I was officially welcomed into the special needs community.  I was the proud mother of an adorable little girl, healthy and strong and a little boy whose every breath was a fight for life.  Even though I was still a mother -- it all changed.  Being a mother to a special needs child is a unique experience -- one that no what to expect when you are expecting book can ever prepare you for.  Being a mother to a terminal child with special needs is not only difficult but changes the very process of motherhood -- you are no longer preparing your child for life -- but rather death.  Being a mother to a terminal child with special needs along side other siblings is just a whole different scenario.



Before Gavin died I wanted so bad to be the mommie my little girl needed. I think I did a pretty good job but fact is it was very difficult. It's difficult to explain the intense battle a mother faces as she tires to give her typical children a normal life and at the same time give the child with special needs the extra time and care they need in order to thrive. After Gavin died, I took on a new roll that I haven't seen in several years -- simply mommie.This past week I've really tried to embrace my new roll -- simply mommie. All the other roles I've played over my lifetime have prepared me for this time -- to be this type of mommie.  I'm striving to become an intentional mommie -- to make an intentional effort to give my little girl the love she needs and deserves.  I know my little girl knows I love her -- but do I tell her enough.  I want to touch and kiss her more, as I now know well the feeling of no longer having that touch.  I want to let her know she is an amazing child -- to make it a point to use the words beautiful, special, amazing, important and loved as apart of our daily conversations.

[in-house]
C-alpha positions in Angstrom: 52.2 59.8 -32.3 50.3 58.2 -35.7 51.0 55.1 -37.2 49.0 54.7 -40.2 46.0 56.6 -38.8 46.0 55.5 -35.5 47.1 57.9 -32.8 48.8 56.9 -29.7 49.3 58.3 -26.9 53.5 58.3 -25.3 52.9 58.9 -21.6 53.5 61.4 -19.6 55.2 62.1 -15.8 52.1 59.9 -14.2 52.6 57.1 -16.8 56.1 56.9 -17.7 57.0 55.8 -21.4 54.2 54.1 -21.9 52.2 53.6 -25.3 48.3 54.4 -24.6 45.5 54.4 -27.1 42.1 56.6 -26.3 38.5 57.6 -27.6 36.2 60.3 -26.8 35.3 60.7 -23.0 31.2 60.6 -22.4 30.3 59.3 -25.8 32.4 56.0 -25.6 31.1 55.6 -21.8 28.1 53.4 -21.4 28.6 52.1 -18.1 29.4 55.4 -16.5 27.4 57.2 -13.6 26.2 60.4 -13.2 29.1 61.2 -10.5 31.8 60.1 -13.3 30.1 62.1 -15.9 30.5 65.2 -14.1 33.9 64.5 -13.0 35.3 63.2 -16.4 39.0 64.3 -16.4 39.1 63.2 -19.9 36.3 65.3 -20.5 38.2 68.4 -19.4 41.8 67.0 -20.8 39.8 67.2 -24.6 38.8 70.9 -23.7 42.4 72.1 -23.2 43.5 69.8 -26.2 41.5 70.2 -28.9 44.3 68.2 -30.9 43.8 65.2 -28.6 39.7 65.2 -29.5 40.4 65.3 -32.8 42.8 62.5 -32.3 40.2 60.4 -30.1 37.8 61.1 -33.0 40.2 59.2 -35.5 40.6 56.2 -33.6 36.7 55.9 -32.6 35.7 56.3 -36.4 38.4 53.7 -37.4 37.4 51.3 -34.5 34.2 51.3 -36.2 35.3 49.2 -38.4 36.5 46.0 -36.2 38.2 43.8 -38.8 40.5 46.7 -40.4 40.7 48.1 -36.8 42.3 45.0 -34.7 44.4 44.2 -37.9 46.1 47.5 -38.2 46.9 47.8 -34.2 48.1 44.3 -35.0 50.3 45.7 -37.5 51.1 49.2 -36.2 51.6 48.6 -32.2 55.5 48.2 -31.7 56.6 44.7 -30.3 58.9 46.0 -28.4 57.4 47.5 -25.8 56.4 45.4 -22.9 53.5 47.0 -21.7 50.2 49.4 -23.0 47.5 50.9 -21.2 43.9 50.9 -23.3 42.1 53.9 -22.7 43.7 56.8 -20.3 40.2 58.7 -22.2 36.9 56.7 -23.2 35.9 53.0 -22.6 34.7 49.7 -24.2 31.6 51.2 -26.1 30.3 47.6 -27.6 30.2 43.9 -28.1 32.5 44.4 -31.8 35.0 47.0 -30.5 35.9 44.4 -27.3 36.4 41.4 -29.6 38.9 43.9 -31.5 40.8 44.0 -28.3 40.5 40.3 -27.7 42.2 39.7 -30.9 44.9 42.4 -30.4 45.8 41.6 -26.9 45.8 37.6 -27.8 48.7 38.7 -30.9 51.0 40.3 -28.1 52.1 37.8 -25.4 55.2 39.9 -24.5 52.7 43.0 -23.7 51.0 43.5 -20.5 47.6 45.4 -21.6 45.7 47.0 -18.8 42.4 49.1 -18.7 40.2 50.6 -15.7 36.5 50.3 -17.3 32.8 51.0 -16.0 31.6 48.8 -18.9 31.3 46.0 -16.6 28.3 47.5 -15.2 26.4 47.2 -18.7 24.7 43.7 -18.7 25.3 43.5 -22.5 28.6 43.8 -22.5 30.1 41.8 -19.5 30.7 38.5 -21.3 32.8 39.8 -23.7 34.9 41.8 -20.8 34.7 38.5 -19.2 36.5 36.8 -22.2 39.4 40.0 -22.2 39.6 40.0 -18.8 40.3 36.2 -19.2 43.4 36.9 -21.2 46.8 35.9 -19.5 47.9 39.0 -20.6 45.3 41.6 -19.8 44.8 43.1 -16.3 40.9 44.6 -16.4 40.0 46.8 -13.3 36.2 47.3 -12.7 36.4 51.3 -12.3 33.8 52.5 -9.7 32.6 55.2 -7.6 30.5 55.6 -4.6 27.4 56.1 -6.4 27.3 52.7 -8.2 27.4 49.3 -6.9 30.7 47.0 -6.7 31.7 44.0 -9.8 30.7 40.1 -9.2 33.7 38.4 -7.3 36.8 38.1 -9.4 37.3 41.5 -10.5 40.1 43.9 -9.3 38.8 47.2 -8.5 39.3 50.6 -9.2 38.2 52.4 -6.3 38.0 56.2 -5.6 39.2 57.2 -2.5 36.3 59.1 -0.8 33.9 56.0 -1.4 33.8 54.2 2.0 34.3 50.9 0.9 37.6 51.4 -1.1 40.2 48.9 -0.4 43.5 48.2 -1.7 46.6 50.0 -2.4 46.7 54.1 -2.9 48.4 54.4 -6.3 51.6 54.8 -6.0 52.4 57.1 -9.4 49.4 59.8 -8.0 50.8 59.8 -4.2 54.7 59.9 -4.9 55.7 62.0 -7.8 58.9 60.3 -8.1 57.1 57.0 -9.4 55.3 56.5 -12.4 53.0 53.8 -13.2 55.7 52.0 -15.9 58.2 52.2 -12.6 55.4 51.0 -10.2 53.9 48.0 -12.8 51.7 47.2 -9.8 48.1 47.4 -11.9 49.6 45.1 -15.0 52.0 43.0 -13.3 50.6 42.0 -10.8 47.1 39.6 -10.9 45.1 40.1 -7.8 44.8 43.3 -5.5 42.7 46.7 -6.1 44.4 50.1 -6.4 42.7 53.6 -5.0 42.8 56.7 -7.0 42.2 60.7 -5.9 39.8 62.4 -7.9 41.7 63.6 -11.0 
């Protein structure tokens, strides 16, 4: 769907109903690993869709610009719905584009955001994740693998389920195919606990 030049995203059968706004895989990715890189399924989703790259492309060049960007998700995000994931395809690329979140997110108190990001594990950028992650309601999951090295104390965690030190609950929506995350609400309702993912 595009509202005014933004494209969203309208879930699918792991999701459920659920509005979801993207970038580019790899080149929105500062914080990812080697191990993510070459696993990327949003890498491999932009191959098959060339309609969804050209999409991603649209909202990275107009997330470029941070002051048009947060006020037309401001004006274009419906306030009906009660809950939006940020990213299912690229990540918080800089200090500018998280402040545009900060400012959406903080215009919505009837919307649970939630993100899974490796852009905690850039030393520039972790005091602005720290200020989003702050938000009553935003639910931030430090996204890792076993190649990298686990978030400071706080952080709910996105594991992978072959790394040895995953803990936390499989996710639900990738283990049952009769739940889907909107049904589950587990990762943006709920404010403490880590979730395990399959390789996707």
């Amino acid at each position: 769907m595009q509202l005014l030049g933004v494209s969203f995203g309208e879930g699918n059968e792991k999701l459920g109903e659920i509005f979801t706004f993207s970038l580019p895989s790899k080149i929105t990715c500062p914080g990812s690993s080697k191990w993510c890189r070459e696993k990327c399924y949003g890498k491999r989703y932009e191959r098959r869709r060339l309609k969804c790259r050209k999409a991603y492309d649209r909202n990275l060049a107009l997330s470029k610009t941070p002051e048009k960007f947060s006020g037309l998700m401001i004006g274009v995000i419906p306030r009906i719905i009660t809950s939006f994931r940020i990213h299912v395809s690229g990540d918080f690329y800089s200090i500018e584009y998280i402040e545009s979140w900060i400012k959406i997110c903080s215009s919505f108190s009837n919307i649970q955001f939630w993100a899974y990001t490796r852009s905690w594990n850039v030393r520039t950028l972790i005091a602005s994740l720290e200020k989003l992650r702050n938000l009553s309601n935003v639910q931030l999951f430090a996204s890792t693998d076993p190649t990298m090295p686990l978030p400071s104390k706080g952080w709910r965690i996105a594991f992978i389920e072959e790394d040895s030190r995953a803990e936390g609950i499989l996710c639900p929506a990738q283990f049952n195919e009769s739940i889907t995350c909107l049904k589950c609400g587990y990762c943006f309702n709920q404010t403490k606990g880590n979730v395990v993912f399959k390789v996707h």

For now this is my role -- and I choose to embrace this beautiful role as I know it will soon change again. 

Wednesday, April 7, 2010

New Sneak Peak...

There's a new sneak peak up over at at Urban Studio {blog}.  These are some of my favorite photos!  If you think this guys cute come over and meet his big sister!

Monday, April 5, 2010

New Insight...

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This Easter came with new and amazing insight into just what happened those many years ago when Jesus was no longer in his tomb.  As a good friend reminded Adam and I yesterday -- along with this new insight came a great loss.  The loss of our son.